Ueda shoots 66 for 2-stroke victory in Mizuno Classic

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SHIMA, Japan - Momoko Ueda decided to focus on her game instead of waiting for other players to stumble.

Japanese Momoko Ueda wears a big smile as she proudly shows off her trophy after winning the Mizuno Classic at the Kintetsu Kashikojima Country Club at Shima, central Japan, on Sunday November 4, 2007.  Ueda, Japan LPGA money rankings leader, made an albatross on the seventh hole in firing a final-round 66 en route to her a two-shot victory at the $1.4 million event, sanctioned by both the U.S. and Japan LPGA tours.  Associated Press
Associated Press
Japanese Momoko Ueda wears a big smile as she proudly shows off her trophy after winning the Mizuno Classic at the Kintetsu Kashikojima Country Club at Shima, central Japan, on Sunday November 4, 2007. Ueda, Japan LPGA money rankings leader, made an albatross on the seventh hole in firing a final-round 66 en route to her a two-shot victory at the $1.4 million event, sanctioned by both the U.S. and Japan LPGA tours.

It paid off Sunday when she became the first Japanese player to win the Mizuno Classic with a 5-under 66 that included a double-eagle. She held off American Reilley Rankin and Sweden's Maria Hjorth to win by two strokes.

"I used to wish for (the) other player to make a mistake. When I was thinking like that, I got nervous whenever they made a good shot," said Ueda, who finished at 13-under 203 in the 54-hole tournament to earn $210,000 for her first LPGA Tour victory. "My coach told me to concentrate, instead, on my game and not worry about my opponent.

"Today I was continuously thinking about playing good and switched my feeling and I was concentrated like never before. I felt that is how top players might be playing."

Hiromi Kobayashi was the last Japanese player to win the Mizuno, taking the 1998 tournament at Musashigaoka.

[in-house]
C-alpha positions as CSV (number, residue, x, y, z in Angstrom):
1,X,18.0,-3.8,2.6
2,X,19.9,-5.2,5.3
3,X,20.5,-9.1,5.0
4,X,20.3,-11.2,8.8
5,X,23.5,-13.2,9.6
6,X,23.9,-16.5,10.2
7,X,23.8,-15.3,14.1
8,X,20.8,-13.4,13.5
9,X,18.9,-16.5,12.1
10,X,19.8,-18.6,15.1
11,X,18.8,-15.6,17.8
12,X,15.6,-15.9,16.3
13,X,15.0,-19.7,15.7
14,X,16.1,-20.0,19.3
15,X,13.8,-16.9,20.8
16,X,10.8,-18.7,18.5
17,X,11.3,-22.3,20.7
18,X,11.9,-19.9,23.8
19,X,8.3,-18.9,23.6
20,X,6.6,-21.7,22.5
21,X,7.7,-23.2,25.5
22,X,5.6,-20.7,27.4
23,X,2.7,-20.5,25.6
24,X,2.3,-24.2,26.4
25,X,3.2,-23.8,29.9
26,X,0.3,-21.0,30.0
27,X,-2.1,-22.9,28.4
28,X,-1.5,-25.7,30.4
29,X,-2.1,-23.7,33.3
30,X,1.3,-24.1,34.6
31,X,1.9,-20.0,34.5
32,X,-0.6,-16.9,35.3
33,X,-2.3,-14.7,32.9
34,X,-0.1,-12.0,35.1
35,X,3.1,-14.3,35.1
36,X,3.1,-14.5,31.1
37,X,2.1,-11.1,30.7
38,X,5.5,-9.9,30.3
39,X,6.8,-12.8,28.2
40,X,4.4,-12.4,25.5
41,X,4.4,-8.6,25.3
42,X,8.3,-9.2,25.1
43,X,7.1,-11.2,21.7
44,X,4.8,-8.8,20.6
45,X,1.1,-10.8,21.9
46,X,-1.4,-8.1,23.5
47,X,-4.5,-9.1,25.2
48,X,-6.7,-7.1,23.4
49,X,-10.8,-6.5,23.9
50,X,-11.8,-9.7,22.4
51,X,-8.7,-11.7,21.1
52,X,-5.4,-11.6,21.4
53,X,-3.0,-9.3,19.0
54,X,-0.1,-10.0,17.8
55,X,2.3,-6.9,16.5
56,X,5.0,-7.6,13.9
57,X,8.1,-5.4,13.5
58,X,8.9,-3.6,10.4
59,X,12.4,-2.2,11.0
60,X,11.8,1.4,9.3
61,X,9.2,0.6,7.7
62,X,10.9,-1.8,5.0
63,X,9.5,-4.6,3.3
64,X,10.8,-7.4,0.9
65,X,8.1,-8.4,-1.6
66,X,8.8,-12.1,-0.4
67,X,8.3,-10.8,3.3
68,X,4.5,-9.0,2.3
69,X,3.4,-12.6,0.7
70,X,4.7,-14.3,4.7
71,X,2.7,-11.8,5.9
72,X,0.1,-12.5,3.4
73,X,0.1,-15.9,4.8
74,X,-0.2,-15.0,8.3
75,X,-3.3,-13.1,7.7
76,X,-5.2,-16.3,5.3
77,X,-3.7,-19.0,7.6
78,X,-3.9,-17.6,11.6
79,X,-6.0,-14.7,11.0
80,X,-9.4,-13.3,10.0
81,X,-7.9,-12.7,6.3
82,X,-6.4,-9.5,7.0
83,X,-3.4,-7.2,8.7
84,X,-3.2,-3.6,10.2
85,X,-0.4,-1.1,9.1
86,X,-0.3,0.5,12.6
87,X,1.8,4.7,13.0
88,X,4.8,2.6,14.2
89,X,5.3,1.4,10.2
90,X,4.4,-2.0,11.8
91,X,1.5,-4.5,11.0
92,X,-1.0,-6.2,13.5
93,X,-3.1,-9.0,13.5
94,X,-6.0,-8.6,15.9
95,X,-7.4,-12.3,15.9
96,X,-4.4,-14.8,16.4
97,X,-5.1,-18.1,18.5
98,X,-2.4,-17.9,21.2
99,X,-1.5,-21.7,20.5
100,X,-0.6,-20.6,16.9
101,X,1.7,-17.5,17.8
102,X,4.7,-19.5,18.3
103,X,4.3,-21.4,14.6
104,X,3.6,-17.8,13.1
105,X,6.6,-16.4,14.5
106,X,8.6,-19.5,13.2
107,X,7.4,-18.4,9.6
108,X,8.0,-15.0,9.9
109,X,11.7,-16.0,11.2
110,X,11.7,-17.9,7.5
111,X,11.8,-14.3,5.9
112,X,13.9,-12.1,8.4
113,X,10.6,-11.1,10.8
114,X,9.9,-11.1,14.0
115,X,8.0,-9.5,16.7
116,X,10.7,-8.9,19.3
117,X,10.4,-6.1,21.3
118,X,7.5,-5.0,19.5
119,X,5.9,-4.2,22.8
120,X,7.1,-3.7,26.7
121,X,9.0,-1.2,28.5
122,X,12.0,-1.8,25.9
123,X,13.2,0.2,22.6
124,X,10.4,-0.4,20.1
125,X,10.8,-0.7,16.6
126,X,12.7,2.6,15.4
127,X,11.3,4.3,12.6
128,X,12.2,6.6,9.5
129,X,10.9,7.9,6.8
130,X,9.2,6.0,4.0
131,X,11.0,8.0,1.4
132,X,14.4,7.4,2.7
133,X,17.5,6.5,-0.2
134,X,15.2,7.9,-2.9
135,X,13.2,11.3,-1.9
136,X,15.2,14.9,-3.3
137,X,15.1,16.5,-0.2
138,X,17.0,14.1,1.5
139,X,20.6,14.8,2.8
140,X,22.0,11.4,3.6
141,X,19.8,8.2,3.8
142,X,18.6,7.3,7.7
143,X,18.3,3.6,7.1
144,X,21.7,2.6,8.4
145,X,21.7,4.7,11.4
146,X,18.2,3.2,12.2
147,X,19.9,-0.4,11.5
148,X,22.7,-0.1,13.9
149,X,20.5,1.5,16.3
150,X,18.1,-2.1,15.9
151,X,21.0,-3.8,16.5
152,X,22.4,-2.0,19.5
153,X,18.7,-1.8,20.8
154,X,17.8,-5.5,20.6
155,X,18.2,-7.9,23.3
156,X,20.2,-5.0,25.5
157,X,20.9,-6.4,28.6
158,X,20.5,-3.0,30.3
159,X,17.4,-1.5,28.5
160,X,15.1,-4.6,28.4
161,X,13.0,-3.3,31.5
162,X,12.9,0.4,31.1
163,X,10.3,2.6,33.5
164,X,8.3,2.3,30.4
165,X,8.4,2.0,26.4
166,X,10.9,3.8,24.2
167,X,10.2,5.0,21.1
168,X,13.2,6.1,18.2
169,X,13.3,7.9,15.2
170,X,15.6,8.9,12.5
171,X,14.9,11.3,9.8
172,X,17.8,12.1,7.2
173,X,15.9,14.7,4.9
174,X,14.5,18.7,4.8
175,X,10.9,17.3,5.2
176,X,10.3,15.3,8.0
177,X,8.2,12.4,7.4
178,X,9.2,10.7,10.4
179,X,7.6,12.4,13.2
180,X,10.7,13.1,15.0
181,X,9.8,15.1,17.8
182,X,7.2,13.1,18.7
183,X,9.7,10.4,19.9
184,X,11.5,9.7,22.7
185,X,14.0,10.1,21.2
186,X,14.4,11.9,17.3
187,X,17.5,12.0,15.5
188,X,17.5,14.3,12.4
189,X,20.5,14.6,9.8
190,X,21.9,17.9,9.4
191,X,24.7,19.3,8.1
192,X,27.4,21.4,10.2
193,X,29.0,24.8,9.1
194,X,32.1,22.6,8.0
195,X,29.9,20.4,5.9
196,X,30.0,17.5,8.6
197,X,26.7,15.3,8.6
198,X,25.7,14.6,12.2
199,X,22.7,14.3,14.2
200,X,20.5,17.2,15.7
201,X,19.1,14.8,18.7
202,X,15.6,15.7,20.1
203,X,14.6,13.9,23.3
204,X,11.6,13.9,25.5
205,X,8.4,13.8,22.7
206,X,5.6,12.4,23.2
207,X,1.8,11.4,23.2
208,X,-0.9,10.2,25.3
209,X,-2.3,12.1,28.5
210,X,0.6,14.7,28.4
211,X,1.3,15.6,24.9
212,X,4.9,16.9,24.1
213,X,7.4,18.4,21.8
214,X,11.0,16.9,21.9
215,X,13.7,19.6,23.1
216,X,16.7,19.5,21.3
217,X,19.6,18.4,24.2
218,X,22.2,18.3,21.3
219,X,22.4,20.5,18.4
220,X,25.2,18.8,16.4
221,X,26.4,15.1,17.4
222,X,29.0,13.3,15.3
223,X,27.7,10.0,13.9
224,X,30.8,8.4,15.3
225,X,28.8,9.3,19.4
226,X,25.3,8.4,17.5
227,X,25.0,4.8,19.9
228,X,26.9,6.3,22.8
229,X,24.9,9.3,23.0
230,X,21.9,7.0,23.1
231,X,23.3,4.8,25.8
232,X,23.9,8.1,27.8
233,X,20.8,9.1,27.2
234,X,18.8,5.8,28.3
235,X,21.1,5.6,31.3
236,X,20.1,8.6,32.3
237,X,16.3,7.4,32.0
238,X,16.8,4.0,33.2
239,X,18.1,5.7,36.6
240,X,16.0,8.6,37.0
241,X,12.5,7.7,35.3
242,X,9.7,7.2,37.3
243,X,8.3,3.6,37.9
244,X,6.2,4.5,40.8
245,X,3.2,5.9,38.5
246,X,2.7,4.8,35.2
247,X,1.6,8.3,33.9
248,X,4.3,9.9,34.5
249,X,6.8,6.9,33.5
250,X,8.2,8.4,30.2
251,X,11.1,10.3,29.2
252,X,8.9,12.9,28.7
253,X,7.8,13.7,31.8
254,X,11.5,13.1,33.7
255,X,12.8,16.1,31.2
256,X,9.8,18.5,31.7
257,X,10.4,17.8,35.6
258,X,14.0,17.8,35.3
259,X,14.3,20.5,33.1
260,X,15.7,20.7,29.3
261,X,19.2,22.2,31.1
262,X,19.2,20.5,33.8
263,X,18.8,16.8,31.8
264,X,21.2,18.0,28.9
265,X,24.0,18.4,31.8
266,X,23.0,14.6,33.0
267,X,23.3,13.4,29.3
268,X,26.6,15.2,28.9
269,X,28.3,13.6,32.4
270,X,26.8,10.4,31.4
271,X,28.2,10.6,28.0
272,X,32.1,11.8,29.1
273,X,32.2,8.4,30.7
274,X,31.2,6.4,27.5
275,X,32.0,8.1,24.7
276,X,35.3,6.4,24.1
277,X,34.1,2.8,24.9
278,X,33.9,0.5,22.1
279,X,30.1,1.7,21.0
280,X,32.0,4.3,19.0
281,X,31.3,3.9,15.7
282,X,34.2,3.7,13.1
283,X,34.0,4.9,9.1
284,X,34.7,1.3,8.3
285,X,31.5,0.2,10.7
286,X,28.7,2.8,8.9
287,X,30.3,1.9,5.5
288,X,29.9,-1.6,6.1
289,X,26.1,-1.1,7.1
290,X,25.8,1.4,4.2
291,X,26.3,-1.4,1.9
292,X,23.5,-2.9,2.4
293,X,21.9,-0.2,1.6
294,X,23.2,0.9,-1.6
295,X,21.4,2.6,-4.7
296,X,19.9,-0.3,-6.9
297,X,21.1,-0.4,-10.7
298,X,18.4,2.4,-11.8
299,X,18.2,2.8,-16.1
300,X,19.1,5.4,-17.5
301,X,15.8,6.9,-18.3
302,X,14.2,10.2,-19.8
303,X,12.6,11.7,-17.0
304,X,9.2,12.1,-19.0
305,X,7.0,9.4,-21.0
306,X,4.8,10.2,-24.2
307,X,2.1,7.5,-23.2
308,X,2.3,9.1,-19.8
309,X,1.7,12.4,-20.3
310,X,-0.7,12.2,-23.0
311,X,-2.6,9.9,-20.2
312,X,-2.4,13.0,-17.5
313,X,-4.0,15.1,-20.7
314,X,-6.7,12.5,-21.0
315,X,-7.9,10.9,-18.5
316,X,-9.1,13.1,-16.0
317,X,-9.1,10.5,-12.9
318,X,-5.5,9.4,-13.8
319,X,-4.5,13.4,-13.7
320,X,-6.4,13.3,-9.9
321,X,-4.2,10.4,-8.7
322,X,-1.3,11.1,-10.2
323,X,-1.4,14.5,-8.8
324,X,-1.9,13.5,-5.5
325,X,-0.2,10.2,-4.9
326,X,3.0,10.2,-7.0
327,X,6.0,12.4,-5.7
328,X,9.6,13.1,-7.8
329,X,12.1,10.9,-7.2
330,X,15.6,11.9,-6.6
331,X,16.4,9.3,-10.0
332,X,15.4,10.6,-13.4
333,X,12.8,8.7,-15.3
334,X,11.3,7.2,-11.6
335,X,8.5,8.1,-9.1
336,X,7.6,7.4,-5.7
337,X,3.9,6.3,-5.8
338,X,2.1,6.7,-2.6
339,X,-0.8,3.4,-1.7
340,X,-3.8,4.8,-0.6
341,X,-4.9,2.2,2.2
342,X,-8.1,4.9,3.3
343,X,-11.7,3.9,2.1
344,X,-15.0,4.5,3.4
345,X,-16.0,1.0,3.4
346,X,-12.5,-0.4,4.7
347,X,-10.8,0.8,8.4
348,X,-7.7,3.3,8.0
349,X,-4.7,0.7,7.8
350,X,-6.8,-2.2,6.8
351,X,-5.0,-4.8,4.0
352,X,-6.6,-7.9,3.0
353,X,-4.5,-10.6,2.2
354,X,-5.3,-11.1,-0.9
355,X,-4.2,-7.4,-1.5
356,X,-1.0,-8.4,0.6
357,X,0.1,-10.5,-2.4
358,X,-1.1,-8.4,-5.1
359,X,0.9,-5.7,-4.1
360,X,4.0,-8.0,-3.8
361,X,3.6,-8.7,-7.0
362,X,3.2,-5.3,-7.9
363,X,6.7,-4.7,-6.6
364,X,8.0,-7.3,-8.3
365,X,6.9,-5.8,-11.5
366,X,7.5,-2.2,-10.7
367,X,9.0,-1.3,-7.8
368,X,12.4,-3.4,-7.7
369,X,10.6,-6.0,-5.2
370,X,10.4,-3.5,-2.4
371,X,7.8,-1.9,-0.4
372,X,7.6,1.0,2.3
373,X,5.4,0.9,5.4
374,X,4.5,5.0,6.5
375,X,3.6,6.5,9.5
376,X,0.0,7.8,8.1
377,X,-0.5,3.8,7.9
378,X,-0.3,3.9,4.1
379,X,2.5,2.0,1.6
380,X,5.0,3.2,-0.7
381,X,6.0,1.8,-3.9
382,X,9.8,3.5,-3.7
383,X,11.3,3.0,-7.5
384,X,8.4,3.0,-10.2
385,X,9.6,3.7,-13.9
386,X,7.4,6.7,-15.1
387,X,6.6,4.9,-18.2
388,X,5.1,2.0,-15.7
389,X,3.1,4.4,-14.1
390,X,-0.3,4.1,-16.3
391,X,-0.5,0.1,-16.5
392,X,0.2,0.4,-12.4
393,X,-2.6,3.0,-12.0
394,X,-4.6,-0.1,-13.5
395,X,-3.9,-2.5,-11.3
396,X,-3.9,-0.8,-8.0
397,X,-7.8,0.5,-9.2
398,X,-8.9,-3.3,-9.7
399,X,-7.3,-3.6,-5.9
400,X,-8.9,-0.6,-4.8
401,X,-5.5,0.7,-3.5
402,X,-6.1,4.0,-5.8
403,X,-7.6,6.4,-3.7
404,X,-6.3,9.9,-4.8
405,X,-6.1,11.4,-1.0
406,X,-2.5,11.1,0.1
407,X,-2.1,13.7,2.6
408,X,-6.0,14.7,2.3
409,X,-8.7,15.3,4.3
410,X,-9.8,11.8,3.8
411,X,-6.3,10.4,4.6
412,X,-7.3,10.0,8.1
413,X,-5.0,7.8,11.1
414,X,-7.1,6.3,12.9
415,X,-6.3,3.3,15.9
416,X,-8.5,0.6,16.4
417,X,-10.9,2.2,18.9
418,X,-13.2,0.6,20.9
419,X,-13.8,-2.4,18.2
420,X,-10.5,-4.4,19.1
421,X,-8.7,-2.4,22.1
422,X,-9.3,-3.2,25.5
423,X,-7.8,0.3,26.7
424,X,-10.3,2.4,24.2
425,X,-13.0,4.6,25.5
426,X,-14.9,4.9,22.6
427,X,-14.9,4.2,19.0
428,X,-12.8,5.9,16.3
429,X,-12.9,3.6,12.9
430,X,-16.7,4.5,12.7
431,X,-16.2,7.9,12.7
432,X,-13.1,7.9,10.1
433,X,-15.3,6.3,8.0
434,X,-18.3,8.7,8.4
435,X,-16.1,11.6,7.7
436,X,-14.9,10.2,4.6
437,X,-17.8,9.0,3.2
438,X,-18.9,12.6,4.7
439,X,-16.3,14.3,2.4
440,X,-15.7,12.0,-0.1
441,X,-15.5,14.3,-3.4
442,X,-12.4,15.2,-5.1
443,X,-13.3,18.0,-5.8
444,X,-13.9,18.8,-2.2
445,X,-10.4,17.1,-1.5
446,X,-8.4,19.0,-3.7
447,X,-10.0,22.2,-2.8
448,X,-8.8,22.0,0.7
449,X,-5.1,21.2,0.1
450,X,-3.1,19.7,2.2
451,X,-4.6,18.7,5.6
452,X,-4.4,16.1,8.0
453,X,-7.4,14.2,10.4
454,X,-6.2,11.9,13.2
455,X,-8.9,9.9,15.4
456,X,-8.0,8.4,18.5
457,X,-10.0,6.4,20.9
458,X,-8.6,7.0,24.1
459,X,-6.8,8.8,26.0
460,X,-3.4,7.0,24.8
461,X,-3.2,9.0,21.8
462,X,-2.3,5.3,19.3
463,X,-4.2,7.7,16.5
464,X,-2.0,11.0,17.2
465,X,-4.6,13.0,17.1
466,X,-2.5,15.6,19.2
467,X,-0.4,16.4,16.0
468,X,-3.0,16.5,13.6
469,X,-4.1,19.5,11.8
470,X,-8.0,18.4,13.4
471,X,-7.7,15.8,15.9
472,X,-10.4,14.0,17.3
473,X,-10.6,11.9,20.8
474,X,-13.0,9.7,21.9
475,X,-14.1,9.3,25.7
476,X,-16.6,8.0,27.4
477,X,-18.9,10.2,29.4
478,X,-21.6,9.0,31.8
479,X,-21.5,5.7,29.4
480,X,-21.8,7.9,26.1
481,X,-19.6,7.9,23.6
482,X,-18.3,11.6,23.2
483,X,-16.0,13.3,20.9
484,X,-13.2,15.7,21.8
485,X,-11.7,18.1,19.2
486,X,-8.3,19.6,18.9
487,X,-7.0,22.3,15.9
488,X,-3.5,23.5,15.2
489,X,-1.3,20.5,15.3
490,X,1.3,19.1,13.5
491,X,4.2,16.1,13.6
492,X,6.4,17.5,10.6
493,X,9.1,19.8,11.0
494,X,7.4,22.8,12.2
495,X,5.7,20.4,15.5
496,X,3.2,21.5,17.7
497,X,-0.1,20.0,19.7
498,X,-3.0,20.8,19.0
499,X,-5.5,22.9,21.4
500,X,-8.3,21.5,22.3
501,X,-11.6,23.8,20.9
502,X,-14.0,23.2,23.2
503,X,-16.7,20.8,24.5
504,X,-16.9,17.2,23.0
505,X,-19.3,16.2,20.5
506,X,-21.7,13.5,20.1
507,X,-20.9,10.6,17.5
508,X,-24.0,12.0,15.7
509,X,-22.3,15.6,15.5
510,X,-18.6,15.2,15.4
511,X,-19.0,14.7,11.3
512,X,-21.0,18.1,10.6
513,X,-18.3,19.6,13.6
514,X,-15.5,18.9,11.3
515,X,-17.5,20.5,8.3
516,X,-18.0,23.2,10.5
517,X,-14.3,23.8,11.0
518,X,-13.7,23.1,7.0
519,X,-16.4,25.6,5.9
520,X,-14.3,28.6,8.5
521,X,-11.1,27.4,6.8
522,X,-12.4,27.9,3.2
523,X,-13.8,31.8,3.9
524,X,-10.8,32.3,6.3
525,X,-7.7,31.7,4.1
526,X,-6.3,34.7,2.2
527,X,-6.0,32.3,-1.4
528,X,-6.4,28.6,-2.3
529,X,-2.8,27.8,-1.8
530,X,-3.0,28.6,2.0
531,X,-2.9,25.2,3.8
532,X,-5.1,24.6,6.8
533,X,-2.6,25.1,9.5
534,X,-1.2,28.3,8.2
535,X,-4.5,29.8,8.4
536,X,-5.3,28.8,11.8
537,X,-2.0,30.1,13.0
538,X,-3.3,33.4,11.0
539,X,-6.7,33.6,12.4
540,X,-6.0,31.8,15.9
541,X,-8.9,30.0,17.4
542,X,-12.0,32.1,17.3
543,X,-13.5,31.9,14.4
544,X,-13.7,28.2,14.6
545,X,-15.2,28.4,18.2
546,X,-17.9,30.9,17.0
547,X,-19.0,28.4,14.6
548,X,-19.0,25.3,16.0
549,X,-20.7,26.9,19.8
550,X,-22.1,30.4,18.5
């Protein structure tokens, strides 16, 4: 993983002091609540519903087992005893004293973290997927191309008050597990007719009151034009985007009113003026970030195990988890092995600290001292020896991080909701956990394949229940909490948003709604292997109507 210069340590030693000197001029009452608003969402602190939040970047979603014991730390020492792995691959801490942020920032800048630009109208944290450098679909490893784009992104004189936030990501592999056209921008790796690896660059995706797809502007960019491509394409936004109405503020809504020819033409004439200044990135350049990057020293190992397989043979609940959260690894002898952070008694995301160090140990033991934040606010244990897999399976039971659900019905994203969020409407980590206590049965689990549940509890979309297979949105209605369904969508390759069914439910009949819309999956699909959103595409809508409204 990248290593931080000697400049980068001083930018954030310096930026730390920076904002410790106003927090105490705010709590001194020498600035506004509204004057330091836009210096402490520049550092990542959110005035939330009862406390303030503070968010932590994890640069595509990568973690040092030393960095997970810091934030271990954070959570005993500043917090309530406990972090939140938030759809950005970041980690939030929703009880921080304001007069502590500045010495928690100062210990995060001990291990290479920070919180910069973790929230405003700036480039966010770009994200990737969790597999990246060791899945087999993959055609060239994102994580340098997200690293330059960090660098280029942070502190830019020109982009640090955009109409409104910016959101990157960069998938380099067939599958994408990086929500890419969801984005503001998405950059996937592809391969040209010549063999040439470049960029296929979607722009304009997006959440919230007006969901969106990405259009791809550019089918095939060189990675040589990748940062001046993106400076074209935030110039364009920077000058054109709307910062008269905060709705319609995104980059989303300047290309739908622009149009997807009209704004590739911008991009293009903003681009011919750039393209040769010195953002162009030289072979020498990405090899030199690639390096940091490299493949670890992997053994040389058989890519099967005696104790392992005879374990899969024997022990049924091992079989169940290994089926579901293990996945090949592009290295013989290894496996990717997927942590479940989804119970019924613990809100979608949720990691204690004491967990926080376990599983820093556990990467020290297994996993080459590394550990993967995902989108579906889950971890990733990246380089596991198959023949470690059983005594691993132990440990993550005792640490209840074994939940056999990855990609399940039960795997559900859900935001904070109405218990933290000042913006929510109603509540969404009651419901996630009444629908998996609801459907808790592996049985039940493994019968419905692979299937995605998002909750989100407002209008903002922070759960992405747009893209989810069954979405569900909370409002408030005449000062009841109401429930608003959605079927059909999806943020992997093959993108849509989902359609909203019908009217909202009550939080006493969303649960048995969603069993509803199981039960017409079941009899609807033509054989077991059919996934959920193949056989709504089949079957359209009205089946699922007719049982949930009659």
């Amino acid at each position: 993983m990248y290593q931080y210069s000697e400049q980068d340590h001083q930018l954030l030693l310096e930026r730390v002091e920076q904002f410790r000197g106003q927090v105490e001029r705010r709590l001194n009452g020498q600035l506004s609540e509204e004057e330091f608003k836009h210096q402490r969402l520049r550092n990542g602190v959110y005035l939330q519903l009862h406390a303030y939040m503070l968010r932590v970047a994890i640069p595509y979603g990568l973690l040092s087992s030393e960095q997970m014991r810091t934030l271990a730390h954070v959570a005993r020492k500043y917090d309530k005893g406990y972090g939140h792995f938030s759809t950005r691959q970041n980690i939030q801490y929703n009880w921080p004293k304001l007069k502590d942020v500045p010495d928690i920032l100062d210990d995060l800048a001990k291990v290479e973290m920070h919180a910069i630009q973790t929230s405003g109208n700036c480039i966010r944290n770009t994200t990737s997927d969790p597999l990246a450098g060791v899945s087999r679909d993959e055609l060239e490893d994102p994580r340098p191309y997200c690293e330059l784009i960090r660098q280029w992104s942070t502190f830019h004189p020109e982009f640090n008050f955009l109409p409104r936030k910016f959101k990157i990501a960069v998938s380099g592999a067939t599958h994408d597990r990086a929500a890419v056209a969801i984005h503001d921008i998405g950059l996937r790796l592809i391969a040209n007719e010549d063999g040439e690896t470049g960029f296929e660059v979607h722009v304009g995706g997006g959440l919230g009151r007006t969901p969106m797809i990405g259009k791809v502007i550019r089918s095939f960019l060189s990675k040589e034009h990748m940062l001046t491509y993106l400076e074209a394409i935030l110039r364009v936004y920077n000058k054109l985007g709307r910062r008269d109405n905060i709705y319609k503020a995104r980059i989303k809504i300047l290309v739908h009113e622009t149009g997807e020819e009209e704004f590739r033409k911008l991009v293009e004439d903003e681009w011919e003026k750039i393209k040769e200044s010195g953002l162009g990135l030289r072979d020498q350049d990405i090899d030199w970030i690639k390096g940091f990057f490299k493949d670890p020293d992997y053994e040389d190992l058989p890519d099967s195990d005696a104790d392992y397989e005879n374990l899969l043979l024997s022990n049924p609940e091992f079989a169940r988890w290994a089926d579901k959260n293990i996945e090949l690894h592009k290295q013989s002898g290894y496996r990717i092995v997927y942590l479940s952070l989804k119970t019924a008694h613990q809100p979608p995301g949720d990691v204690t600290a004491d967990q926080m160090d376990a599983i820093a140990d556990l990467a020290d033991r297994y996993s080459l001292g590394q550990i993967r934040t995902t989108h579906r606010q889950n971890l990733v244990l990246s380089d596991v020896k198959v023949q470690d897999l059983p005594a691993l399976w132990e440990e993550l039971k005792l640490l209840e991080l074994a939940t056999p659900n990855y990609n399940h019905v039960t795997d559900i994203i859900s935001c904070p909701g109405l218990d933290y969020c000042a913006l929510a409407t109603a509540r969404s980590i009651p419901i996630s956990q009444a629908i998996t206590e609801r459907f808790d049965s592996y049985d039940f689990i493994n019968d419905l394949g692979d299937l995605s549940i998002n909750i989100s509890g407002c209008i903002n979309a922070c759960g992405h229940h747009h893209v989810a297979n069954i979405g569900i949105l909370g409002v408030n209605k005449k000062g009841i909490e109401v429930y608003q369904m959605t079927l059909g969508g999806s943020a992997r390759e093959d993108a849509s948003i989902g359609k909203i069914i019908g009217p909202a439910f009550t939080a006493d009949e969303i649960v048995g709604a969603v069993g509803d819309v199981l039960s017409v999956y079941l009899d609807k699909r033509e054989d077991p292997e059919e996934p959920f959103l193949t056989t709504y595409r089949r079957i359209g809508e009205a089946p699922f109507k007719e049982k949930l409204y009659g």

Ueda came into the final round at the Kinetsu Kashikojima Country Club course tied for the lead with Britain's Laura Davies and took command at No. 7 with the double-eagle, the 28th in LPGA Tour history.

"I could not believe it on the seventh hole," Ueda said. "Whenever I make eagles, my heart beats fast, though I switched and was already thinking about the eighth hole."

Rankin and Hjorth, the 1999 champion, closed with 67s.

"We both played well out there today," Hjorth said. "(Ueda) made the double-eagle out there, which all of a sudden, I'm two shots behind."

Rankin had six birdies against one bogey.

"I gave myself a lot of opportunities," she said. "I don't feel like I lost the tournament; I feel like I made a lot of progress. It was a good experience overall, I learned a lot. I guess that's probably the closest I've been in contention when it comes down to the last day."

Shinobu Moromizato (67) was fourth at 8 under. Davies shot a 72 to tie for fifth at 7 under with Mi Hyun Kim (71), Chie Arimura (70) and Mie Nakata (71).

Davies couldn't recover after being penalized two strokes in the second round for putting from the wrong spot on the 14th hole. She forgot to return her ball to its original spot after moving her mark because it was in a competitor's line.

Japanese star Ai Miyazato continued to struggle, closing with a 75 to finish in a tie for 68th at 8-over 224.


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